That original book cover of Drawing Down the Moon looks tame today, but it made me want to hide it from casual view, even from my parents who were very accepting of whatever their bookish son was currently reading.  So what happened next with me?  Very little, outwardly.  But the book and its many voices, together with its author’s reflections on the Pagan movement, fell onto fallow ground.  I can trace its impact directly to my involvement in Druidry now.  And from what I’ve heard, I surmise this proved true for many others as well.  Roots and branches of many lives.

So all this is to say thank you to Adler for her book and also for the questions she raises in it, most of which remain valid.   While various streams and strands in Paganism have grown and strengthened since the time of the first edition of Adler’s book, the challenges she perceives for Paganism persist.  I’ll close with an example:

Neo-Pagans, Adler asserts (pp. 385-386*)

have so many different visions that together they seem broad enough to sustain the human need for beauty, freedom, and growth.  They contain a vision of the earth that is a noble one, a reverent one.  I am still inspired by it.  These ideas seem capable of stirring great ferment; they seem capable of ending human alienation from the planet.  But will they?

… It also seems clear that those who choose to be Pagans do so to nourish and sustain a Pagan vision already inside.  This vision exists as a painting exists, or a piece of artwork.  And Neo-Pagans are the artists.  But the relationship of artists to living on the earth has always been uncertain.  Perhaps it is important to emphasize the visions of Pagans rather than the realities of their lives, the poems they write rather than the jobs many are forced to keep, the questions the movement asks rather than the goals already attained.  The goals sometimes fall short of transcendence, and Pagans are often imprisoned by the very civilization they criticize.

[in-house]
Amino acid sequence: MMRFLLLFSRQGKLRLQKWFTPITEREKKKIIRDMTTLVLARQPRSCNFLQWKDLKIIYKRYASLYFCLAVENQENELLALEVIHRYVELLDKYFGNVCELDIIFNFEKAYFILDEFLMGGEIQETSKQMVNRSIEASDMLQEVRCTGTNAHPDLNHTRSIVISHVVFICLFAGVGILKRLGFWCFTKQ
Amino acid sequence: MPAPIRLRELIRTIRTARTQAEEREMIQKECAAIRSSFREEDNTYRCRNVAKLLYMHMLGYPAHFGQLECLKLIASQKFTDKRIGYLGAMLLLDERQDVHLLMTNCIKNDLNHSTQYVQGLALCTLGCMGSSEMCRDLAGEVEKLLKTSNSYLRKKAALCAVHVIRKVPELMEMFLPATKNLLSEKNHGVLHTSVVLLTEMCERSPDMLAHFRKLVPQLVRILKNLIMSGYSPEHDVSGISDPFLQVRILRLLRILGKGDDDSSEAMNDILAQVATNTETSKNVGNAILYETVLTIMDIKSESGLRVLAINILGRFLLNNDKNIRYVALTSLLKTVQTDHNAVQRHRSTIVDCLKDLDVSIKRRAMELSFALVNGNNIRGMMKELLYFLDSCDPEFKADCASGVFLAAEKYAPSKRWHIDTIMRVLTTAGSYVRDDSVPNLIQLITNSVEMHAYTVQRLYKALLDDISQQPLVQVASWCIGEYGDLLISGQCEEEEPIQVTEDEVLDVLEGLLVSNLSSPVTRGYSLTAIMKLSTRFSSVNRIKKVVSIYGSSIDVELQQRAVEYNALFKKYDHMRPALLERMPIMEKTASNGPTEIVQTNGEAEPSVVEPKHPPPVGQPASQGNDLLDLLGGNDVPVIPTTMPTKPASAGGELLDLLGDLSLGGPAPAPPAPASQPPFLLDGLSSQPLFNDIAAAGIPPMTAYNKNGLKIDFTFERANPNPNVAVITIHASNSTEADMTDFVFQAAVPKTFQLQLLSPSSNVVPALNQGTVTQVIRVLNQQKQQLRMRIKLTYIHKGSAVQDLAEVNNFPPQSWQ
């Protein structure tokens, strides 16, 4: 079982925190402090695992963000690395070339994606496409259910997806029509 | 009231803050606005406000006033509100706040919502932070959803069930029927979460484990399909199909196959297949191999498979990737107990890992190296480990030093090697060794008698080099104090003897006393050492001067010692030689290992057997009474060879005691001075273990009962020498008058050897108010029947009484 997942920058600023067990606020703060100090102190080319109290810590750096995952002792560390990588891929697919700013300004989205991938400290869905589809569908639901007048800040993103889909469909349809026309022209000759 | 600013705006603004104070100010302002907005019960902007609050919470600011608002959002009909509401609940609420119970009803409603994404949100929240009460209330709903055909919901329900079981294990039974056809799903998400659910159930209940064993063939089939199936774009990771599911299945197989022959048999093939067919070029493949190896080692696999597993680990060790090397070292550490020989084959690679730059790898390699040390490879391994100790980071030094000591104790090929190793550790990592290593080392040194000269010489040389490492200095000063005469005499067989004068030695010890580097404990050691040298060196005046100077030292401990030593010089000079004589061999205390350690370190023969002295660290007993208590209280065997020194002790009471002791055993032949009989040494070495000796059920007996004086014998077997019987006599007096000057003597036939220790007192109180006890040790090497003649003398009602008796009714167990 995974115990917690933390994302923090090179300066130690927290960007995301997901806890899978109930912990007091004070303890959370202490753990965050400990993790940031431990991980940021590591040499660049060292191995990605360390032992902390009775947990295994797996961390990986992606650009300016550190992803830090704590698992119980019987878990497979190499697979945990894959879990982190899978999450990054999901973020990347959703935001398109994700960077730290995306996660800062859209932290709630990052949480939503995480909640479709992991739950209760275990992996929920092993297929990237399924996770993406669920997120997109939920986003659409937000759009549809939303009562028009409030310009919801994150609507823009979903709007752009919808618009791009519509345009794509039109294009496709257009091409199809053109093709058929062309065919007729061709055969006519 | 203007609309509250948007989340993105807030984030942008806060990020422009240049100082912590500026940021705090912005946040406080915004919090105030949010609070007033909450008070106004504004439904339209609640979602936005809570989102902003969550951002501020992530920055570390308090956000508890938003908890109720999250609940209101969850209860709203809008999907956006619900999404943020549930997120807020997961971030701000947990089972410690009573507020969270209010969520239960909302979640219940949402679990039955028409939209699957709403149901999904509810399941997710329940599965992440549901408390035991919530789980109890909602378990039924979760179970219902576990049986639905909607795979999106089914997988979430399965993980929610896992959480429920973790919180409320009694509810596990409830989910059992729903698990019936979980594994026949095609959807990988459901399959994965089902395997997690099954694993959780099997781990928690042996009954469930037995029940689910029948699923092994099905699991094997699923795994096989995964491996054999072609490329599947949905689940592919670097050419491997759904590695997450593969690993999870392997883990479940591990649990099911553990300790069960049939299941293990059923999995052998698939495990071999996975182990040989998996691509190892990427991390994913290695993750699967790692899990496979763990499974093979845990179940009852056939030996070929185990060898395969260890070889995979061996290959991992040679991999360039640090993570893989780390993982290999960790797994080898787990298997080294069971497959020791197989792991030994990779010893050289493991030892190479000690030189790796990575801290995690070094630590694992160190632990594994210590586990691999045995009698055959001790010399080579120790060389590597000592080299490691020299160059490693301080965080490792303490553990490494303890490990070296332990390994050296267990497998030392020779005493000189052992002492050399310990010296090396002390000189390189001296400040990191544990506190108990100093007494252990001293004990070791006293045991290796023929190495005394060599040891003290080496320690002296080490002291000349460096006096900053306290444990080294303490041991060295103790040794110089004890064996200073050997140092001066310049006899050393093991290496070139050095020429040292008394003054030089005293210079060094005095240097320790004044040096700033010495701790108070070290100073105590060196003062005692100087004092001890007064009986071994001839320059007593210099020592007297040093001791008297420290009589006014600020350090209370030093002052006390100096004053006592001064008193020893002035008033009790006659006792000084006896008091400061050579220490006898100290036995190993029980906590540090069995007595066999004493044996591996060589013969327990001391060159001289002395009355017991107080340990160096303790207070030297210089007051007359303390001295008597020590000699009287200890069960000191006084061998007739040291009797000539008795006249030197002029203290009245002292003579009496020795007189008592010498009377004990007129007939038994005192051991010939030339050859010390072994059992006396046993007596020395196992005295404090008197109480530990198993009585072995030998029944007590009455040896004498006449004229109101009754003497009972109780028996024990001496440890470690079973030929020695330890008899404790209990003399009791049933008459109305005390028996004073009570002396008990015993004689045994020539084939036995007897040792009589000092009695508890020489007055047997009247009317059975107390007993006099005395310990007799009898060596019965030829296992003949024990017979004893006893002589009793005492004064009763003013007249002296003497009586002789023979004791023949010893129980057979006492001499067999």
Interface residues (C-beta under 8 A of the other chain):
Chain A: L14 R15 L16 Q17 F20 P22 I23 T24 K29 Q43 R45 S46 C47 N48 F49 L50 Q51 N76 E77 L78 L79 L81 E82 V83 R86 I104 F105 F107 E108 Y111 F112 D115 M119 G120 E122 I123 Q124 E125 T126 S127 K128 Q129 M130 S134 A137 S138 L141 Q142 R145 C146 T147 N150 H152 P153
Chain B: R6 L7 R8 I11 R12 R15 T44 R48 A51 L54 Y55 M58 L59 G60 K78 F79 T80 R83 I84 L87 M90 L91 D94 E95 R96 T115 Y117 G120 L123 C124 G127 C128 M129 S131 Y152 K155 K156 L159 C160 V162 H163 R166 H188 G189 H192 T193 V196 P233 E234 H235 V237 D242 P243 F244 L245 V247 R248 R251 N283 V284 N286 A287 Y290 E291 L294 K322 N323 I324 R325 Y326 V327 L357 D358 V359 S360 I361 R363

Of course, that’s partly WHY they criticize it.  Plant a dream, and it may well take time to germinate, if conditions are less than welcoming.

“You’re much too journalistic,” Michael told me again and again as we walked around Craftcast Farm in the winter of 1976.  “I want to know what people feel like in the circle.  That’s what I want your book to tell me.  That’s what I want to know.”

Along with her good thinking, and the words of many who have become our Pagan elders, Adler’s book definitely conveys both that atmosphere and the challenges Paganism continues to grapple with.

/|\ /|\ /|\

Images:  Margot Adler; book cover of Drawing Down the Moon, first edition.

*Adler, Margot.  Drawing Down the Moon: Witches, Druids, Goddess-Worshippers, and Other Pagans in America Today.  Boston: Beacon Press, 1981.

Edited 4 Aug 2014